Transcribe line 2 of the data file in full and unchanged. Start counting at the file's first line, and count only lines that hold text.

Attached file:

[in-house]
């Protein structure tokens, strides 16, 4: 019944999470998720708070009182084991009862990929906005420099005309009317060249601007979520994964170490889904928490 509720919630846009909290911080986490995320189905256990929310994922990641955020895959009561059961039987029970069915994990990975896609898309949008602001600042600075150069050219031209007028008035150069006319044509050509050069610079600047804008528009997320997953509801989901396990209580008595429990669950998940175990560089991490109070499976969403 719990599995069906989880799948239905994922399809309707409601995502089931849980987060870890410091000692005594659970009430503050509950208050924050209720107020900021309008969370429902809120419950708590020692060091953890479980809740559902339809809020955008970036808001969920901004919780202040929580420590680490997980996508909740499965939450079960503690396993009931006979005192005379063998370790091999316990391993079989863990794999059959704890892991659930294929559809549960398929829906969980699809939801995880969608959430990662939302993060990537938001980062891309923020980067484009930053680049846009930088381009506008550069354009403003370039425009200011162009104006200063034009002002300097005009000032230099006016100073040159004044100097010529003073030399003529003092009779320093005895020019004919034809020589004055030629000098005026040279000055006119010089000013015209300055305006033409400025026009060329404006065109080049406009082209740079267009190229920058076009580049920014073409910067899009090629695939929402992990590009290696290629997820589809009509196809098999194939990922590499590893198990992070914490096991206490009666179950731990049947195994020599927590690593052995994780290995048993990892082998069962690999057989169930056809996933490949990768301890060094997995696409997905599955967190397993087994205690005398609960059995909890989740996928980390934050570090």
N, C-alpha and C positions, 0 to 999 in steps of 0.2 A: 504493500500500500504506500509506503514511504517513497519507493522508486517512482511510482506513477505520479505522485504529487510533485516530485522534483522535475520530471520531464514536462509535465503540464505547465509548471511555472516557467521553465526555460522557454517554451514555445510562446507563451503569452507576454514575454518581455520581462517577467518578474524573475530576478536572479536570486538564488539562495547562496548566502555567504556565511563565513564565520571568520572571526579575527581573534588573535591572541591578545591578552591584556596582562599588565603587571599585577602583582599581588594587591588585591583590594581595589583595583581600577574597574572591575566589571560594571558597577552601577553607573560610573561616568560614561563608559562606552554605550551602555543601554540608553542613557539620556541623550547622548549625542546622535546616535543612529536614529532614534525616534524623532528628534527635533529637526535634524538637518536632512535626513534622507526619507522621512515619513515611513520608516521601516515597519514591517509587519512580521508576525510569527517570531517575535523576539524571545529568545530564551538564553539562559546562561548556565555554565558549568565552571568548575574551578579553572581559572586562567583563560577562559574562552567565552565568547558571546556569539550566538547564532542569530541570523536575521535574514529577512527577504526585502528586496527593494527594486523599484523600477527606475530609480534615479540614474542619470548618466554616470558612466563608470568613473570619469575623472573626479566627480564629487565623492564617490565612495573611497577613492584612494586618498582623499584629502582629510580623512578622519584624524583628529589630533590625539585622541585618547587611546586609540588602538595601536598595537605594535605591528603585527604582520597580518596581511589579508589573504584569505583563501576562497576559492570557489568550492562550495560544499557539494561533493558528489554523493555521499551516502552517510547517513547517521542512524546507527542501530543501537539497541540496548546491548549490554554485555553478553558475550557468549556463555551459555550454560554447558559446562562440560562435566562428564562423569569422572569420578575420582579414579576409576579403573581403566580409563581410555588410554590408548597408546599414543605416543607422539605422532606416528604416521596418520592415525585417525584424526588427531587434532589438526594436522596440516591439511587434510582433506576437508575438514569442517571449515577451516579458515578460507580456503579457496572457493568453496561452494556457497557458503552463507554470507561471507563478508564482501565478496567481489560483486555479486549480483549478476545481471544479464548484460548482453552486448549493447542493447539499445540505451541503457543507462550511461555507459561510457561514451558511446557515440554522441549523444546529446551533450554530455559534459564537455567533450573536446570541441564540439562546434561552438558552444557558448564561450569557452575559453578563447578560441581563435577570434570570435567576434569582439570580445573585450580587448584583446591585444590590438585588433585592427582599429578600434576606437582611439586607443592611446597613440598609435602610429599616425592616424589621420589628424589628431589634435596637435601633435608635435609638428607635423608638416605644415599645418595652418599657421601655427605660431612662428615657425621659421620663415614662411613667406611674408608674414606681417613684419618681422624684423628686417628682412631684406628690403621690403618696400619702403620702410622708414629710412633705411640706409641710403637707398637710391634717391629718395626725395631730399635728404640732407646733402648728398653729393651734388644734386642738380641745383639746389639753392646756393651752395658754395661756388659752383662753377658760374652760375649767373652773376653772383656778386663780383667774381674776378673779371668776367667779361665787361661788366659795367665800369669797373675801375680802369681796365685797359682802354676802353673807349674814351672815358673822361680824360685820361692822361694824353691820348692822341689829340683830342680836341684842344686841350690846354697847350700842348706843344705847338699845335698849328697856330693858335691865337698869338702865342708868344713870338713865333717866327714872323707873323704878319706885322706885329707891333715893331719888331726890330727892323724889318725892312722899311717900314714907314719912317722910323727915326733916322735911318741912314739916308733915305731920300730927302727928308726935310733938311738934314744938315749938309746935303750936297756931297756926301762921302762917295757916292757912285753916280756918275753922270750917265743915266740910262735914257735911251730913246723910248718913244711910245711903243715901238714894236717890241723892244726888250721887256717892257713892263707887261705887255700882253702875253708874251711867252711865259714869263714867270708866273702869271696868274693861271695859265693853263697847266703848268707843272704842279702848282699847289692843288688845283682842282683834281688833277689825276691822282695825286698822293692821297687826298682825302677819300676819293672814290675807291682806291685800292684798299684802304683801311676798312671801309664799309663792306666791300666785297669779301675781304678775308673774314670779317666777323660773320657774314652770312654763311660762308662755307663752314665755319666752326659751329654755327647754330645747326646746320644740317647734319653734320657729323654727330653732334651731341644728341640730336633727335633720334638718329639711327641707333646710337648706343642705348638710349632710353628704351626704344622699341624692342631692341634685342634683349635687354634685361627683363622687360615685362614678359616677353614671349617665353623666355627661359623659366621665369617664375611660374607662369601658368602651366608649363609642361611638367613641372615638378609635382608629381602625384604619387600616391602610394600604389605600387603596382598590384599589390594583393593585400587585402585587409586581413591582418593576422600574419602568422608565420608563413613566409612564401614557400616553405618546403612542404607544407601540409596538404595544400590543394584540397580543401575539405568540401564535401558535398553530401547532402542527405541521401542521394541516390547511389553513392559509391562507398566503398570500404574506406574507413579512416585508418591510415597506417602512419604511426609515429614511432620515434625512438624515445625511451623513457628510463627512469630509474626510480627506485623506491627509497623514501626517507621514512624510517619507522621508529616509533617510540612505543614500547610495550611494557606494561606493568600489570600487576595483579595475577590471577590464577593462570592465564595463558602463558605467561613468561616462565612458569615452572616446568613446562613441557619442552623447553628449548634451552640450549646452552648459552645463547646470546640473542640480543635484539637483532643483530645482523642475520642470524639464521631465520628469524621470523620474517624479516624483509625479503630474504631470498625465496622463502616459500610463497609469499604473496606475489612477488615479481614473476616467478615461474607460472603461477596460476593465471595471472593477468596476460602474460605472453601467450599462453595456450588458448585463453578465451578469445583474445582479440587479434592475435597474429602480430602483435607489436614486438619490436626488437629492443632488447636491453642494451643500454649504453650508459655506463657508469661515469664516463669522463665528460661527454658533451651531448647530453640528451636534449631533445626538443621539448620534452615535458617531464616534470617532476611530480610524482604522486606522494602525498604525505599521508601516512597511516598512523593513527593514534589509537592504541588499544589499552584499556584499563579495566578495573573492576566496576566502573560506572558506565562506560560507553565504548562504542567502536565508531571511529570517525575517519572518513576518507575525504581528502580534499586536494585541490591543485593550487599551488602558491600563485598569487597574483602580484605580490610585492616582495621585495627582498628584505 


């Protein structure tokens, strides 16, 4: 019944999470998720708070009182084991009862990929906005420099005309009317060249601007979520994964170490889904928490 509720919630846009909290911080986490995320189905256990929310994922990641955020895959009561059961039987029970069915994990990975896609898309949008602001600042600075150069050219031209007028008035150069006319044509050509050069610079600047804008528009997320997953509801989901396990209580008595429990669950998940175990560089991490109070499976969403 719990599995069906989880799948239905994922399809309707409601995502089931849980987060870890410091000692005594659970009430503050509950208050924050209720107020900021309008969370429902809120419950708590020692060091953890479980809740559902339809809020955008970036808001969920901004919780202040929580420590680490997980996508909740499965939450079960503690396993009931006979005192005379063998370790091999316990391993079989863990794999059959704890892991659930294929559809549960398929829906969980699809939801995880969608959430990662939302993060990537938001980062891309923020980067484009930053680049846009930088381009506008550069354009403003370039425009200011162009104006200063034009002002300097005009000032230099006016100073040159004044100097010529003073030399003529003092009779320093005895020019004919034809020589004055030629000098005026040279000055006119010089000013015209300055305006033409400025026009060329404006065109080049406009082209740079267009190229920058076009580049920014073409910067899009090629695939929402992990590009290696290629997820589809009509196809098999194939990922590499590893198990992070914490096991206490009666179950731990049947195994020599927590690593052995994780290995048993990892082998069962690999057989169930056809996933490949990768301890060094997995696409997905599955967190397993087994205690005398609960059995909890989740996928980390934050570090």